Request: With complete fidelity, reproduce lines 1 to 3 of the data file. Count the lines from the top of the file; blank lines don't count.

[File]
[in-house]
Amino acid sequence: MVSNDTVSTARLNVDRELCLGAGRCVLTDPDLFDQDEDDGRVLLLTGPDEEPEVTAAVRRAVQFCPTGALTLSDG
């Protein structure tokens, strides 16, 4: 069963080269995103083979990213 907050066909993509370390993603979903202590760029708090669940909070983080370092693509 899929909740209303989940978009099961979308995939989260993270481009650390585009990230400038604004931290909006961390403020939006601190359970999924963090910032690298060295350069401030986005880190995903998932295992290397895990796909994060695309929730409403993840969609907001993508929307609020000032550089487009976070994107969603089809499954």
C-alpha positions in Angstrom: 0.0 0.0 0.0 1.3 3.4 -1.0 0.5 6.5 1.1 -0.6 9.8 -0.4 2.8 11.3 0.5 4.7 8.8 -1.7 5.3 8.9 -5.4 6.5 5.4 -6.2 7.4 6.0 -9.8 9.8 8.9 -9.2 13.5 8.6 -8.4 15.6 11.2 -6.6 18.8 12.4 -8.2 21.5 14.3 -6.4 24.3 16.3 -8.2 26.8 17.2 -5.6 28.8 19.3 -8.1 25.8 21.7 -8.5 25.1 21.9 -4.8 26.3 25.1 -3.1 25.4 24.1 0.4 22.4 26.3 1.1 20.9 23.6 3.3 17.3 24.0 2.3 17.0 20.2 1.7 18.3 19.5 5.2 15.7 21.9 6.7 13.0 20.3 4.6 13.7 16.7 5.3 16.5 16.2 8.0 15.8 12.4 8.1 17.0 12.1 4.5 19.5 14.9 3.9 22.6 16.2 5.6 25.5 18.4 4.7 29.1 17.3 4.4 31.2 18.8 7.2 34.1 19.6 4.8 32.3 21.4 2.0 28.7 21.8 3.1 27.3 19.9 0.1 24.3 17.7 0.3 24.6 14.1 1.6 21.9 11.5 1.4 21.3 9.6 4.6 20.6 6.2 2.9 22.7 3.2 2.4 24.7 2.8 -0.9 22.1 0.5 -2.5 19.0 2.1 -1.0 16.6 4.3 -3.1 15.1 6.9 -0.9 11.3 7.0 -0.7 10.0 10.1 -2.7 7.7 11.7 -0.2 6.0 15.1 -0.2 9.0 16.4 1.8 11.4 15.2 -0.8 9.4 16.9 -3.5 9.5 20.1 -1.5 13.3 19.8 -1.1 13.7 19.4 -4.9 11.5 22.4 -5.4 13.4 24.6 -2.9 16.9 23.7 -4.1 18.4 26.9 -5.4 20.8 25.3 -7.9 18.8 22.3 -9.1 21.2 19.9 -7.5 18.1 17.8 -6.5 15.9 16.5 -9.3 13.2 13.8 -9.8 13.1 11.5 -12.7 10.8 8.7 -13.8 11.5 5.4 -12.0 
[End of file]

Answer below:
[in-house]
Amino acid sequence: MVSNDTVSTARLNVDRELCLGAGRCVLTDPDLFDQDEDDGRVLLLTGPDEEPEVTAAVRRAVQFCPTGALTLSDG
């Protein structure tokens, strides 16, 4: 069963080269995103083979990213 907050066909993509370390993603979903202590760029708090669940909070983080370092693509 899929909740209303989940978009099961979308995939989260993270481009650390585009990230400038604004931290909006961390403020939006601190359970999924963090910032690298060295350069401030986005880190995903998932295992290397895990796909994060695309929730409403993840969609907001993508929307609020000032550089487009976070994107969603089809499954």